The Facebook Events Android app was rebranded to Facebook Local earlier this year, in addition to receiving several new features and some minor tweaks. The move came just under a year since Facebook Events originally hit the Google Play Store, being spun off from the main Facebook app as a standalone tool meant for facilitating the process of discovering happenings in one's vicinity, in addition to sharing such discoveries with friends and family.
The newly introduced update also adds support for various hospitality establishments like restaurants and bars, hence becoming even more versatile as a service for discovering places worth visiting. The search interface of the app was slightly redesigned as part of its latest iteration but is mechanically identical to the previous build of the app, with the exception of now also being able to discover more businesses. Entrepreneurs don't need to take any particular steps to be listed in Facebook Local, with the app being reliant on the social media giant's existing knowledge base; e.g. if your restaurant has a Facebook page, chances are it's already discoverable in the app. The core design of the service hasn't changed and is still location-based, being intended to both help you discover new things to do and places to visit in your neighborhood while also assisting you in making the most of your weekend trip to a new city.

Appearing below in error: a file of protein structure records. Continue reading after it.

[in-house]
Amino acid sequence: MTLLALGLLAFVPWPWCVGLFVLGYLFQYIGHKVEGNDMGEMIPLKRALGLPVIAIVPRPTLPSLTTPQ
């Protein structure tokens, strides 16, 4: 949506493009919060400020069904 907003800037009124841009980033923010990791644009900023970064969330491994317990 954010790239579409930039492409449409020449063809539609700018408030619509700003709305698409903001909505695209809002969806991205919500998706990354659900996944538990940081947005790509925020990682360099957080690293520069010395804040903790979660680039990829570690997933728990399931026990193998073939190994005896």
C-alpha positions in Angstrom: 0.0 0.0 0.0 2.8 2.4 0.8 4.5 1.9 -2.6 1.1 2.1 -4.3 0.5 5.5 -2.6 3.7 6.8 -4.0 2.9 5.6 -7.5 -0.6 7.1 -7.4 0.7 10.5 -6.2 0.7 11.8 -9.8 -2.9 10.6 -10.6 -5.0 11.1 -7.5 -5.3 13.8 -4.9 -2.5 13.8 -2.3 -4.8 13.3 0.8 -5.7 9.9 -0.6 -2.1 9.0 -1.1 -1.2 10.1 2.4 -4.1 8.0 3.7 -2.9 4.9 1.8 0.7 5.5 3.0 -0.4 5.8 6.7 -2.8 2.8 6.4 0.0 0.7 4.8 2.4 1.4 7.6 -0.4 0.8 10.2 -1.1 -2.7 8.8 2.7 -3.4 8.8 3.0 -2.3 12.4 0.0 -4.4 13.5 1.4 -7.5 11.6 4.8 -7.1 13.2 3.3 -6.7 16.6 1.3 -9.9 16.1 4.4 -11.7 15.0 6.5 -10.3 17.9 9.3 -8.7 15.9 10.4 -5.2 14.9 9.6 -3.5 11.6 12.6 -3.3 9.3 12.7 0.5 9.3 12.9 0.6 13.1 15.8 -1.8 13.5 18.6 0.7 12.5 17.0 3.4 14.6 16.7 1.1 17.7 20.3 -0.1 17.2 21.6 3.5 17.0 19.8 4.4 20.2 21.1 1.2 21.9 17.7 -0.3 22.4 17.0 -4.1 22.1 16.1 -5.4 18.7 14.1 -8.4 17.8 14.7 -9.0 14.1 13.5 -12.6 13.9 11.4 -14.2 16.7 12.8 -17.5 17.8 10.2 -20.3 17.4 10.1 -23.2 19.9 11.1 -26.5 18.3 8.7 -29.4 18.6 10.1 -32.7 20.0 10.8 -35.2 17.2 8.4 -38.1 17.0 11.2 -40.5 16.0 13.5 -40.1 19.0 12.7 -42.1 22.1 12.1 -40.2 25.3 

With the previous version of the service still being designed to work in conjunction with the main Facebook app, the latter's Events section was rebranded to a "Local" one, but it appears to be functionally indistinguishable from the old platform. It's currently unclear how Facebook intends to go about developing the two simultaneously, though the company presumably isn't considering re-merging them. Facebook Local presently features zero advertising and likely doesn't take a cut of any leads it may generate for businesses, with the Menlo Park, California-based company reportedly not being interested in pursuing any monetization efforts in the immediate future. This product development approach is reminiscent of the one usually adopted Google, being intended to prioritize startup-like user acquisition before even trying to break even.